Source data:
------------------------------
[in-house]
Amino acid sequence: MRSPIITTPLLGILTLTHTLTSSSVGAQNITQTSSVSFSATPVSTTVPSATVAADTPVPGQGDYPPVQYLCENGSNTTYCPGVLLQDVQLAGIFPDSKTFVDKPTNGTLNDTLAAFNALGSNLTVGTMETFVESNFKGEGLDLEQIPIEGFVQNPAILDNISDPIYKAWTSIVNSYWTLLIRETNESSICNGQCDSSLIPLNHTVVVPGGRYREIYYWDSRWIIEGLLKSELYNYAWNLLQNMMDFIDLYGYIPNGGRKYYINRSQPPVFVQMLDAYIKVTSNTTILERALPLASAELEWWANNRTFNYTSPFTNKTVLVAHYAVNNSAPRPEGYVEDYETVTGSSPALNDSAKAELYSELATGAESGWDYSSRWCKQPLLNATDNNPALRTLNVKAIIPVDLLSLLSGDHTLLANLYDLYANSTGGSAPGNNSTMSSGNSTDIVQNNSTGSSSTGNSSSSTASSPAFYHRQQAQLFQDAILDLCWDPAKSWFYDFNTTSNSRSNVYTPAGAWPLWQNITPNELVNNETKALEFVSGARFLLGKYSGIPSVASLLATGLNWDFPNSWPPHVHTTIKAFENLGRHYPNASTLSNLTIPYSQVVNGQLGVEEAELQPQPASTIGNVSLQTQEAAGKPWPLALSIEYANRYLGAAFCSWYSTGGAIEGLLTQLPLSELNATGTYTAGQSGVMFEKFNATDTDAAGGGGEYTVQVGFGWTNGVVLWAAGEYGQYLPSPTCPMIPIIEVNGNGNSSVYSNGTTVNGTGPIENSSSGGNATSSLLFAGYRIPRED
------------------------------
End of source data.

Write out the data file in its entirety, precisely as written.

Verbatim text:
[in-house]
Amino acid sequence: MRSPIITTPLLGILTLTHTLTSSSVGAQNITQTSSVSFSATPVSTTVPSATVAADTPVPGQGDYPPVQYLCENGSNTTYCPGVLLQDVQLAGIFPDSKTFVDKPTNGTLNDTLAAFNALGSNLTVGTMETFVESNFKGEGLDLEQIPIEGFVQNPAILDNISDPIYKAWTSIVNSYWTLLIRETNESSICNGQCDSSLIPLNHTVVVPGGRYREIYYWDSRWIIEGLLKSELYNYAWNLLQNMMDFIDLYGYIPNGGRKYYINRSQPPVFVQMLDAYIKVTSNTTILERALPLASAELEWWANNRTFNYTSPFTNKTVLVAHYAVNNSAPRPEGYVEDYETVTGSSPALNDSAKAELYSELATGAESGWDYSSRWCKQPLLNATDNNPALRTLNVKAIIPVDLLSLLSGDHTLLANLYDLYANSTGGSAPGNNSTMSSGNSTDIVQNNSTGSSSTGNSSSSTASSPAFYHRQQAQLFQDAILDLCWDPAKSWFYDFNTTSNSRSNVYTPAGAWPLWQNITPNELVNNETKALEFVSGARFLLGKYSGIPSVASLLATGLNWDFPNSWPPHVHTTIKAFENLGRHYPNASTLSNLTIPYSQVVNGQLGVEEAELQPQPASTIGNVSLQTQEAAGKPWPLALSIEYANRYLGAAFCSWYSTGGAIEGLLTQLPLSELNATGTYTAGQSGVMFEKFNATDTDAAGGGGEYTVQVGFGWTNGVVLWAAGEYGQYLPSPTCPMIPIIEVNGNGNSSVYSNGTTVNGTGPIENSSSGGNATSSLLFAGYRIPRED